Patents in Europe, languages and right of defence

On 2nd July 2010 ECJ Advocate General, Professor Juliane Kokott, released the much-awaited opinion on the proposed EU patent litigation scheme (the opinion was made available at the end of August: for an unofficial English translation of the opinion click here). She held that the proposal tabled by the Council of the European Union creating a centralized court (which would have exclusive jurisdiction on patent infringement and validity issues and aim to reduce costs in Europe-wide patent-related disputes) violates EU treaties and particularly the right of defence. Now a final decision from the European Court of Justice is awaited.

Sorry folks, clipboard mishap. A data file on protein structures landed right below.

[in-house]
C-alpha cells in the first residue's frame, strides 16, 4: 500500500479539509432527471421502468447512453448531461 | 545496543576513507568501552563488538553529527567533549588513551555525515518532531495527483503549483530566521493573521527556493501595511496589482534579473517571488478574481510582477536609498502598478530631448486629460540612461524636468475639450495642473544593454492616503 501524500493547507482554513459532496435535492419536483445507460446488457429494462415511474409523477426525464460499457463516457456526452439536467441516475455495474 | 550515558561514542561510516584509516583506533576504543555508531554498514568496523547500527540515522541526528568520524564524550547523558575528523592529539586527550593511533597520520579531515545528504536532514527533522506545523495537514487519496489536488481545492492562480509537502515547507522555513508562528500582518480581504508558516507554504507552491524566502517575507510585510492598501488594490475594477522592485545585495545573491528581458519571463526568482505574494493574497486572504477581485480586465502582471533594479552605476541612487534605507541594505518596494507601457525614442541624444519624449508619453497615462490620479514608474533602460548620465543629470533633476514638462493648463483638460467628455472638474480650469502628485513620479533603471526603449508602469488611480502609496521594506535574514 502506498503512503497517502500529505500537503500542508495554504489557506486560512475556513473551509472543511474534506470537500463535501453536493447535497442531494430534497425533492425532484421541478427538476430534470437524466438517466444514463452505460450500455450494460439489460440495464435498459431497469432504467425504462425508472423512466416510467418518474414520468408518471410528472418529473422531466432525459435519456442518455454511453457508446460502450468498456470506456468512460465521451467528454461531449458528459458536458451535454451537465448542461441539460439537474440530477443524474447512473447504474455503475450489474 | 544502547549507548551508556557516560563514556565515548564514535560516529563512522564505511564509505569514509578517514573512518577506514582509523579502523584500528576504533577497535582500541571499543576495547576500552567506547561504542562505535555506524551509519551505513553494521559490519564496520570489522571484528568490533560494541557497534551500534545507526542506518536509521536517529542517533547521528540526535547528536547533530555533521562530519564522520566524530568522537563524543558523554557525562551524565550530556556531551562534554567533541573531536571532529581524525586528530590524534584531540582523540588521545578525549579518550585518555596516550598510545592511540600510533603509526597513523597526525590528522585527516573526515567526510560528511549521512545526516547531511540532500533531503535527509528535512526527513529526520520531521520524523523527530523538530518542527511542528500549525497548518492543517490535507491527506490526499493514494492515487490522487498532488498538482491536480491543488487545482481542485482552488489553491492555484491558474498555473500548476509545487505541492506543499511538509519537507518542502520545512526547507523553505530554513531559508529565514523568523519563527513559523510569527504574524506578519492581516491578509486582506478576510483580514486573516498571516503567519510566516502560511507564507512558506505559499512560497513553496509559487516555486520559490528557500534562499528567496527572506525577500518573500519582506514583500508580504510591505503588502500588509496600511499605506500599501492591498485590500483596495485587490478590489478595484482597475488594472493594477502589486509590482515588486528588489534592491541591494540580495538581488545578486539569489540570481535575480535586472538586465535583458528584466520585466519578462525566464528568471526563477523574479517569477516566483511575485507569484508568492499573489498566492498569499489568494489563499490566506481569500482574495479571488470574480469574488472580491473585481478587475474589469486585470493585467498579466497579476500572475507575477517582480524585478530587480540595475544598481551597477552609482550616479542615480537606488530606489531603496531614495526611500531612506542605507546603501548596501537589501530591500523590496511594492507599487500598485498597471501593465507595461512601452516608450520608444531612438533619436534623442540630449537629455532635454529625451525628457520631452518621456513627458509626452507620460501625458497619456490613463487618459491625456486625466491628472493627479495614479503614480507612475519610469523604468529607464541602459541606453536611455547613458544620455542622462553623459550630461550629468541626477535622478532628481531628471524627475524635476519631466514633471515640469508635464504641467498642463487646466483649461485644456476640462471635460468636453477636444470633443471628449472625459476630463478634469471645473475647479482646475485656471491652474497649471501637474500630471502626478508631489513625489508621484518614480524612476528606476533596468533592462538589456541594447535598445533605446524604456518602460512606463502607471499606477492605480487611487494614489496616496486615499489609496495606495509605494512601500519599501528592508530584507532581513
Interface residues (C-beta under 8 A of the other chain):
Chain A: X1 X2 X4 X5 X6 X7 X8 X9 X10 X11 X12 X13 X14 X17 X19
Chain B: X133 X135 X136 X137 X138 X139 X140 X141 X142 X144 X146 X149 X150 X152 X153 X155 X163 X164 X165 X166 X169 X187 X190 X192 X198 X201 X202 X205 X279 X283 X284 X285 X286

One relevant incompatibility found by the Advocate General regards language issues. Indeed Professor Kokott held that the proposed linguistic scheme violates the rights of defence, as it is possible that in certain cases a defendant is summoned to appear in the central division of the Court of First Instance where disputes are only heard in English, German and French (see paragraph 121 of the opinion). Accordingly a defendant could be required in certain cases to defend a dispute by using a language (English, German or French) which is neither the language of its country of origin nor that of the state where it carries out its commercial activities (eg Spanish and Italian defendants). According to the Advocate General, this violates the rights of defence, unless a provision is inserted permitting the central division of the Court of First Instance to derogate from the language rule or allowing the defendant to obtain translations of the procedural documents. AG’s opinion has thus highlighted a main obstacle which so far has stopped several attempts to create a Europe-wide and centralized patent litigation system, i.e. that – whatsoever scheme is finally devised – right of defendants to use their own language in the relevant proceedings must always be guaranteed. AG’s opinion confirms once again that the right of everyone to use its own language in any judicial proceedings constitutes a very sensitive issue (as far as criminal proceedings are concerned see the recent draft directive on the rights to interpretation and to translation in criminal proceedings as well as Article 6(3) of the European Convention on Human Rights). It should also be noted that the European Commission has recently adopted a multilingualism policy aiming at (i) encouraging language learning and the promotion of linguistic diversity in society, (ii) promoting a healthy multilingual economy and (iii) giving anyone access to EU legislation, procedures and information in their own language. AG’s opinion seems to be in line with the above provisions and policy. And it is not unlikely that the European Court of Justice will take a similar stance. It is to be hoped that a workable solution is finally reached, a solution which reconciles an important need with a fundamental right: (i) the need to reduce costs of patent-related litigations in Europe (indeed the proposed centralized litigation scheme aims to overcome the main flaw of the current system, i.e. that companies whose patents are infringed throughout Europe are forced to litigate in each single state, which has made Europe-wide patent enforcement cumbersome and costly), (ii) and the right of all companies and individuals to face litigations by using their own languages. Yet it will not be an easy task.


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